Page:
My commitment to justice and peace began in the nineties when we were living in Cambridge. We hosted a prayer group in our house that was part of something called the Movement for Faith and Justice Today. We spent time in prayer and reflection together trying to develop and live a justice spirituality. This left me with a life-long commitment to justice and peace as a key part of living out my faith – and started me off in homelessness work.
Working where I do the most important areas for me are to do with homelessness and housing need. The vision of Housing Justice is that everyone has a home that truly meets their needs and I am committed to helping to make that happen. However we are in the midst of a crisis where homes are increasingly unaffordable and changes to the welfare system are daily forcing people into homelessness. And the situation is even worse for destitute migrants and asylum seekers who have no recourse to public funds. We need to use our resources as individuals, parishes and as the institutional Church to bring about change.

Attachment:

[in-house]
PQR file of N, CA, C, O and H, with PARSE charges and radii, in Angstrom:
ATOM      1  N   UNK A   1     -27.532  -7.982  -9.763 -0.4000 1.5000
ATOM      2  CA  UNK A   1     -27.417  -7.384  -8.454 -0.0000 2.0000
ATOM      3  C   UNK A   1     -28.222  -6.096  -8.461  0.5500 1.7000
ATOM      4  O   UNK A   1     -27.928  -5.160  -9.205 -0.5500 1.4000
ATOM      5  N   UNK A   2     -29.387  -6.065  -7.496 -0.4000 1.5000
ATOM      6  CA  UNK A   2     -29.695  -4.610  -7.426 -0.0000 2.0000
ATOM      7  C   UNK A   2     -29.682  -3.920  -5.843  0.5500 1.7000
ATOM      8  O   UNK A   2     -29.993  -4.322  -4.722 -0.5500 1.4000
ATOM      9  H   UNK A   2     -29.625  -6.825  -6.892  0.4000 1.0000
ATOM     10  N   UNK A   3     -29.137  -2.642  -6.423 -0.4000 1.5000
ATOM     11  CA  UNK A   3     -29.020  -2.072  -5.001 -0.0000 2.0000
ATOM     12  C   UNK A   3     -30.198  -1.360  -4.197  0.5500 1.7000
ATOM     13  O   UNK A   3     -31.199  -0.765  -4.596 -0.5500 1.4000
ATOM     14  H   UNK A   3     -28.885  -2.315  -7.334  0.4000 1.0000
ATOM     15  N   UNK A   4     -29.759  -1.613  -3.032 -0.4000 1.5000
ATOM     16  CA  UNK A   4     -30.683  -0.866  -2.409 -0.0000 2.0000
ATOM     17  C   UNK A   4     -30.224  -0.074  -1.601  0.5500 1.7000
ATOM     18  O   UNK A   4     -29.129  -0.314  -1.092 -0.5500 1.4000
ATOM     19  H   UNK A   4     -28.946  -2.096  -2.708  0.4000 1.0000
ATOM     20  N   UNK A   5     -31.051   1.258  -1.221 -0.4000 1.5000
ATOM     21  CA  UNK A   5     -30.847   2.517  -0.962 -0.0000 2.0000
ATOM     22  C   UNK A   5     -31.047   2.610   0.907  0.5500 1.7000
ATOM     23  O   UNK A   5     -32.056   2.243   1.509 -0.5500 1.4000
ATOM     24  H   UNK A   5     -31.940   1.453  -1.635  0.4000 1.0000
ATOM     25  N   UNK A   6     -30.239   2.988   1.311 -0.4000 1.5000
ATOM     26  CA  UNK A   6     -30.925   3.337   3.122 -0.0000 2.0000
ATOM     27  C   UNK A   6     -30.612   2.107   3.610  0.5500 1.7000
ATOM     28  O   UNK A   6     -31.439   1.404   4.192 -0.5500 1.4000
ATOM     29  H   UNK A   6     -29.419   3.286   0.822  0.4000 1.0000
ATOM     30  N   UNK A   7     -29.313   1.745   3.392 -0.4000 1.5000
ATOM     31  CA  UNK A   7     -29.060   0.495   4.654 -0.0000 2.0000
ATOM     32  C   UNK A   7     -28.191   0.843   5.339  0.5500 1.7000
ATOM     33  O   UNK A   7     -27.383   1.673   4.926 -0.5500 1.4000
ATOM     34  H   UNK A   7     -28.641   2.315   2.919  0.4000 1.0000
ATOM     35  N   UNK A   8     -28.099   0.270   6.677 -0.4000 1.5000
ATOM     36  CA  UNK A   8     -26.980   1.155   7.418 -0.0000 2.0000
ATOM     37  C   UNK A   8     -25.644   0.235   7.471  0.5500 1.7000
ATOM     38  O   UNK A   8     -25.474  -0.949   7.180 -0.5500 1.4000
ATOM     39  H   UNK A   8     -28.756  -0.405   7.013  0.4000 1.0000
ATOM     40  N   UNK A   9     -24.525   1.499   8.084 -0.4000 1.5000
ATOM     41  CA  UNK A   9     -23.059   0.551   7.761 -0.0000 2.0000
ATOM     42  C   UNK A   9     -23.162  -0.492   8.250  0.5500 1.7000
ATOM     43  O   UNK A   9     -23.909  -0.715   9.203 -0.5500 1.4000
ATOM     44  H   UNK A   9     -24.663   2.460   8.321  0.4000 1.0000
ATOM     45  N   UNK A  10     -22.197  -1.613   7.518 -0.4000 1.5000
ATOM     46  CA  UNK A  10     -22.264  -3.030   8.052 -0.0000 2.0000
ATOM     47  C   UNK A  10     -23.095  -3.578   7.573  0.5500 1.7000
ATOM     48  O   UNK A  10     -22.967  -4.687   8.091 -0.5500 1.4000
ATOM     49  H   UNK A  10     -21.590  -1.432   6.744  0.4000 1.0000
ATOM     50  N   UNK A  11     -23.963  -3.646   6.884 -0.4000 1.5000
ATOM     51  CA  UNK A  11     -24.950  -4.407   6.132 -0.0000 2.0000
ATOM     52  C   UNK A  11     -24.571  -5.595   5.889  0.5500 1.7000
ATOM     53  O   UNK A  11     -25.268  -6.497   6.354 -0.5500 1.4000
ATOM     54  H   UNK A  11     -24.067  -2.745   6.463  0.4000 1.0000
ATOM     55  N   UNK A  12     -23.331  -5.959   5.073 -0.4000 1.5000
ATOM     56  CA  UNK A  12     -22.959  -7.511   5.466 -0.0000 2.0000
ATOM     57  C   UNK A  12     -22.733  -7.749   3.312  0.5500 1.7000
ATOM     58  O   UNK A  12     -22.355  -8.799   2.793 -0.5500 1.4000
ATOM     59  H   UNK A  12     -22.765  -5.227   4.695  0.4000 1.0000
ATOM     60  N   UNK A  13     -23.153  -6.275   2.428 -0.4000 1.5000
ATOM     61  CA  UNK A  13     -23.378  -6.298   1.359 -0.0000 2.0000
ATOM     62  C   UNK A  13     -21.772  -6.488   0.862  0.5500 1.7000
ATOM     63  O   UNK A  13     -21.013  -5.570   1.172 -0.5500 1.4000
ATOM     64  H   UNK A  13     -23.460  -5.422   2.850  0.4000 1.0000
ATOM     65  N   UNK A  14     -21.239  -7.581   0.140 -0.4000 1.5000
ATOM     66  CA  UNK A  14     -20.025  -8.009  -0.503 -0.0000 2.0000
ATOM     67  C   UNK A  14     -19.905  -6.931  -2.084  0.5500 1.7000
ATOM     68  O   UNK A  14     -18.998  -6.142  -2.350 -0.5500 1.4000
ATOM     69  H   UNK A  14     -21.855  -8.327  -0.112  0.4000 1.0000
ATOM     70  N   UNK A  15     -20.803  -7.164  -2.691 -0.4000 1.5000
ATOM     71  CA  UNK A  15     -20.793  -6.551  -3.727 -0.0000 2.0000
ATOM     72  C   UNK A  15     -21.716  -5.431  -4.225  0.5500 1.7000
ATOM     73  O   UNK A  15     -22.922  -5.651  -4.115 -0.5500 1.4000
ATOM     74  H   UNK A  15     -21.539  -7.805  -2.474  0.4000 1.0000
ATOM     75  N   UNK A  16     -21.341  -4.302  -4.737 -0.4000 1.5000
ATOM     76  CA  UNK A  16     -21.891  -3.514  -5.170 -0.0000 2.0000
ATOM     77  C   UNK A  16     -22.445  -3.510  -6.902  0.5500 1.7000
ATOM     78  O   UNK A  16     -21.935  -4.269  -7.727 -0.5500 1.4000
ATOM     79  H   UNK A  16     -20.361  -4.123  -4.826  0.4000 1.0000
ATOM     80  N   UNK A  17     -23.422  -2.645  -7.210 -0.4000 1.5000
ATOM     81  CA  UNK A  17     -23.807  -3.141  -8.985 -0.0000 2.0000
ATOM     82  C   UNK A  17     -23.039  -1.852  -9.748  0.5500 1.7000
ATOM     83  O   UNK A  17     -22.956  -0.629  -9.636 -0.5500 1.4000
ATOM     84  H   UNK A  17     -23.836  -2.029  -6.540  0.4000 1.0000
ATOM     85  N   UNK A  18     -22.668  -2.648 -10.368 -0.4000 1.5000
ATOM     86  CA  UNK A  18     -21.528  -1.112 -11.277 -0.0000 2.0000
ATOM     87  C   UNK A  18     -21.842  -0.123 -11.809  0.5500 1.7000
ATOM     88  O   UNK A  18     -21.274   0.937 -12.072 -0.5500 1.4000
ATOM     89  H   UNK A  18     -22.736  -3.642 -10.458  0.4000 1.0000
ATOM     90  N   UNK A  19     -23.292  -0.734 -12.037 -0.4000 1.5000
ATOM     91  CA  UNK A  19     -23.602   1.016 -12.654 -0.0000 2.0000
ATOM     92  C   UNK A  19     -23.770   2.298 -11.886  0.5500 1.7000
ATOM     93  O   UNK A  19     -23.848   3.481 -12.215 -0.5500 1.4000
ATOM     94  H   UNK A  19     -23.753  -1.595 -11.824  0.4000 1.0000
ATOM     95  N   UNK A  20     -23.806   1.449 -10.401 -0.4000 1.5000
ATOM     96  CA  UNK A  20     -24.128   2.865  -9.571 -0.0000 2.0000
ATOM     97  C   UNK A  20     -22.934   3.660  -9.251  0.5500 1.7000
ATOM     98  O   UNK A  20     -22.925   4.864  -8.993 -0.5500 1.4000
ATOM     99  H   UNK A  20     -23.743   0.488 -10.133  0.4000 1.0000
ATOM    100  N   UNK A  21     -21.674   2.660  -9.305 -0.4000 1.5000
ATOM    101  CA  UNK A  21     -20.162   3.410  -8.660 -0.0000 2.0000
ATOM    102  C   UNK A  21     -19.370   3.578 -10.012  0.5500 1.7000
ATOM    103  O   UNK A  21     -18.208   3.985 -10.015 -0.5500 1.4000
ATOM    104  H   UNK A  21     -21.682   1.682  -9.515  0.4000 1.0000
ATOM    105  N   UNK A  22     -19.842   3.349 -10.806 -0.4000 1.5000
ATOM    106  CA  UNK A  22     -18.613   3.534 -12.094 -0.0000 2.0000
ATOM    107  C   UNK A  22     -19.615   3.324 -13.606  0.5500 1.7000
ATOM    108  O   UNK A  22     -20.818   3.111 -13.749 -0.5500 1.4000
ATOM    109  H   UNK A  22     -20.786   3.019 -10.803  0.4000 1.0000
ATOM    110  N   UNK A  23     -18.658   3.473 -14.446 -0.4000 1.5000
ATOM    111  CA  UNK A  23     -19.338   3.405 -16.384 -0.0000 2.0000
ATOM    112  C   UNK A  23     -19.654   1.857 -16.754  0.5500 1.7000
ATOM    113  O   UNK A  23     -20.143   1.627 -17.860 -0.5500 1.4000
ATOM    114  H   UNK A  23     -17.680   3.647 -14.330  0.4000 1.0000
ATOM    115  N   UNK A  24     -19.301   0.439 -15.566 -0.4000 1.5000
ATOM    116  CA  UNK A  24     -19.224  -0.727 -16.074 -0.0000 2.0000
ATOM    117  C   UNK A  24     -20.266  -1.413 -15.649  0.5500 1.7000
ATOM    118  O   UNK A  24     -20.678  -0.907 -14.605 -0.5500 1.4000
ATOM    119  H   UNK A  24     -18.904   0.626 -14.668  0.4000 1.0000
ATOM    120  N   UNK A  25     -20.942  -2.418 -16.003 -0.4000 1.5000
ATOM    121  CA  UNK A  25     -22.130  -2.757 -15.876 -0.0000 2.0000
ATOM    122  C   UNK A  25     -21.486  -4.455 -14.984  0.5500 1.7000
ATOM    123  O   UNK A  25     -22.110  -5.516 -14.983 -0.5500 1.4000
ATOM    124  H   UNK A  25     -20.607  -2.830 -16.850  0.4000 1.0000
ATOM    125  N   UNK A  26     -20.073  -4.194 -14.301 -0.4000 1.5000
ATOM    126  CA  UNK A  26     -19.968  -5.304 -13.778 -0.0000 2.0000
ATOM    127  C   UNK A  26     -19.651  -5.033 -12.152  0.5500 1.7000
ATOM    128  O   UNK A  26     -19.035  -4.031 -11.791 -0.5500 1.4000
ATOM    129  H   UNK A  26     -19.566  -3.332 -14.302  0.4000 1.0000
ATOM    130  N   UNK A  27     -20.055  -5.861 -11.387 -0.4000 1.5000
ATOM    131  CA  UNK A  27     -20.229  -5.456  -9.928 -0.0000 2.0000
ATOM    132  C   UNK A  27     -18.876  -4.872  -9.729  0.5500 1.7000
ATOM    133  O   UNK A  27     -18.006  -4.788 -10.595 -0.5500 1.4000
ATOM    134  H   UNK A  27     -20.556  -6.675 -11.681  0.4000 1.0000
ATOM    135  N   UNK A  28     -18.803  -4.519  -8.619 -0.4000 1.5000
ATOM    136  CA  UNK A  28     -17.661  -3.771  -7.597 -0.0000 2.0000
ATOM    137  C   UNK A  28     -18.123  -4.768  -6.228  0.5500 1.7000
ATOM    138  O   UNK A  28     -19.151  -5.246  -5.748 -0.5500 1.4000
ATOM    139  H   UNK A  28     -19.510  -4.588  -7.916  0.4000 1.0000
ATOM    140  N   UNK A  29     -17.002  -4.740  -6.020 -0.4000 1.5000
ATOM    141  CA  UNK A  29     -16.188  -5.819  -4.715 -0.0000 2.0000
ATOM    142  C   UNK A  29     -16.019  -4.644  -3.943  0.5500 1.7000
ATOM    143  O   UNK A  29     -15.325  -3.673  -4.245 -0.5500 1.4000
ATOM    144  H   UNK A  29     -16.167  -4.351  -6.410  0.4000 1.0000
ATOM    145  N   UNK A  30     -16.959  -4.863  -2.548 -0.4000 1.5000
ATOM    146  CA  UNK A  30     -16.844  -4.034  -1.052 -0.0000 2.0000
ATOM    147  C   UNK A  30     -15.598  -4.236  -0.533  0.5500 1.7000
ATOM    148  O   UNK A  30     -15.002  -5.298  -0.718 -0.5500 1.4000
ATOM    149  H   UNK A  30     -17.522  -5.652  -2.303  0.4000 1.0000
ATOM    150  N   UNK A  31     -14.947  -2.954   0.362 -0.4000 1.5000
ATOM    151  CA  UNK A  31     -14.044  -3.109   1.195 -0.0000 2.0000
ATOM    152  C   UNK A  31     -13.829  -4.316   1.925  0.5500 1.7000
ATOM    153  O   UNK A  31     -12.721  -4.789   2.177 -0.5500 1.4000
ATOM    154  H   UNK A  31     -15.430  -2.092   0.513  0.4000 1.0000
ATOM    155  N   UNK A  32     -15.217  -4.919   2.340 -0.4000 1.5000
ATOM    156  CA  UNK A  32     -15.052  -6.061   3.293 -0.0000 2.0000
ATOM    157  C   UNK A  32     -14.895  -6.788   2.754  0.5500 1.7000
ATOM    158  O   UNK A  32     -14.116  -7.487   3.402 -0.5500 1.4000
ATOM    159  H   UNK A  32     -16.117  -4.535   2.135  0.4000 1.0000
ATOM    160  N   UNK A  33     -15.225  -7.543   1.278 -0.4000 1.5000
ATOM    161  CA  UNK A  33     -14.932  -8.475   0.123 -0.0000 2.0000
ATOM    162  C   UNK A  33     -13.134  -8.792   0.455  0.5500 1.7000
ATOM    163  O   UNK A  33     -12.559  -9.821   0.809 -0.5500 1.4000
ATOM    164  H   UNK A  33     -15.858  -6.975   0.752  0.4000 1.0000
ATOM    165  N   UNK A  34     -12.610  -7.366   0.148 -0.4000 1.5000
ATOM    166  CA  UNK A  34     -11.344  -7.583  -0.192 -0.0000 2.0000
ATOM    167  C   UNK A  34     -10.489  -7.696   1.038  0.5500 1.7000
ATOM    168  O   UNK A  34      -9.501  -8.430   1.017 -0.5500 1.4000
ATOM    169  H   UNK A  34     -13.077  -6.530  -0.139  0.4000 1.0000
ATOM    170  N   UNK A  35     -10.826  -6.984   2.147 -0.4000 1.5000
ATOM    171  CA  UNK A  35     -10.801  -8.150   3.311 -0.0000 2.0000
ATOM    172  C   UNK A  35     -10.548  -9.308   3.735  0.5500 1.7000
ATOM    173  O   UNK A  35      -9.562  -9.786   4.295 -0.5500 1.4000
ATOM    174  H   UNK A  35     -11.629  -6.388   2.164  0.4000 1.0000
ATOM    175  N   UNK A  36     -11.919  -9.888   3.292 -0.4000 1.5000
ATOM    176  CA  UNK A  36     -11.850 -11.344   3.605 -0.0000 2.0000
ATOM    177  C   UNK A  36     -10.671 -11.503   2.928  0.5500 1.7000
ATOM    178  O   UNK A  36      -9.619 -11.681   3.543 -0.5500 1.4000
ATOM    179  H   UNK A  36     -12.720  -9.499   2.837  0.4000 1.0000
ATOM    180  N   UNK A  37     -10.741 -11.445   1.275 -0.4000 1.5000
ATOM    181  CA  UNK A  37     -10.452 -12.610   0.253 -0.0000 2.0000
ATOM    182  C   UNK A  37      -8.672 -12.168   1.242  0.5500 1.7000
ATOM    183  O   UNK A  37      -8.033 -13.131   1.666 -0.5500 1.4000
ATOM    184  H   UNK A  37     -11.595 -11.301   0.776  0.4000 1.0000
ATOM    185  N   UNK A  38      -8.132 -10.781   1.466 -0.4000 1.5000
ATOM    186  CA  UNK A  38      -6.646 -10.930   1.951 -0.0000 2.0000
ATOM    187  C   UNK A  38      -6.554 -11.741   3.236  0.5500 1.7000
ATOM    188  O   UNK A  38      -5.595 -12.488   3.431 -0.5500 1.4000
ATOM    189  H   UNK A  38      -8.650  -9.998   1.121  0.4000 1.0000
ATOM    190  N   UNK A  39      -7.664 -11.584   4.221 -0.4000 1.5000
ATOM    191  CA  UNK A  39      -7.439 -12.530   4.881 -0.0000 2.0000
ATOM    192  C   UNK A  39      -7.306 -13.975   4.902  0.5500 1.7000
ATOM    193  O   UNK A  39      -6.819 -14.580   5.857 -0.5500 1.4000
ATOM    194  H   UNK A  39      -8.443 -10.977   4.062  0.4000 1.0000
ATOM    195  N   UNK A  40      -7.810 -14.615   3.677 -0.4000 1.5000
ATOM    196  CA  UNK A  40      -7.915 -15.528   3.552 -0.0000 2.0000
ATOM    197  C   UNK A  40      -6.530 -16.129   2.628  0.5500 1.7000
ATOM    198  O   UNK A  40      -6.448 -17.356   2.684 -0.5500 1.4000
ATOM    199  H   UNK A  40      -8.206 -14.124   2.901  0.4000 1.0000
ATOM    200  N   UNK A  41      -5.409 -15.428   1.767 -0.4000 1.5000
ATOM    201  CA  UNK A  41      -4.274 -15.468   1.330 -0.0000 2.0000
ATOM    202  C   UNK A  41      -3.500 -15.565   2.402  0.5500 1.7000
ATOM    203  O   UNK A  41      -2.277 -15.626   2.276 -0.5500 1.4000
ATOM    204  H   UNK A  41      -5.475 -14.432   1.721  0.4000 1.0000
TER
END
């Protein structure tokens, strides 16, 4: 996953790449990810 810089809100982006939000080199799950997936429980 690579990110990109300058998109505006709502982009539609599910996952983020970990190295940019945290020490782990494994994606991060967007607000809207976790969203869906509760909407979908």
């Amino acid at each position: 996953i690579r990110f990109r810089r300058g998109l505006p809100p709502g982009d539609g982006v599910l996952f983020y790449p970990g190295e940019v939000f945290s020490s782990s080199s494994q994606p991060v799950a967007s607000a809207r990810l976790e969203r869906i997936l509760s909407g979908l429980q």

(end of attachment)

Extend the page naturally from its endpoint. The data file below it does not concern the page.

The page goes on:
The contact I have with people who are homeless and with people who are volunteering to help them is vital in sustaining my commitment. But I also need the joy and love I experience through prayer and in the Eucharist – and the support, encouragement and sometimes challenges I receive from my friends and colleagues in the Justice and Peace movement.
My hope is for a Church where all are welcome and all can experience the love of God, for a Church where justice and peace is integral to the life and worship of every parish. The big question remains how to bring this about…
Alison Gelder has been chief executive of Housing Justice since 2003 but has been involved in homelessness and justice and peace work since the nineties. She is also a member of the Archbishop of Southwark’s advisory committee on justice, peace and the integrity of creation.
‘Speaking Personally’ is a regular feature of the NJPN Newsletter.
The above article is published in the forthcoming Summer edition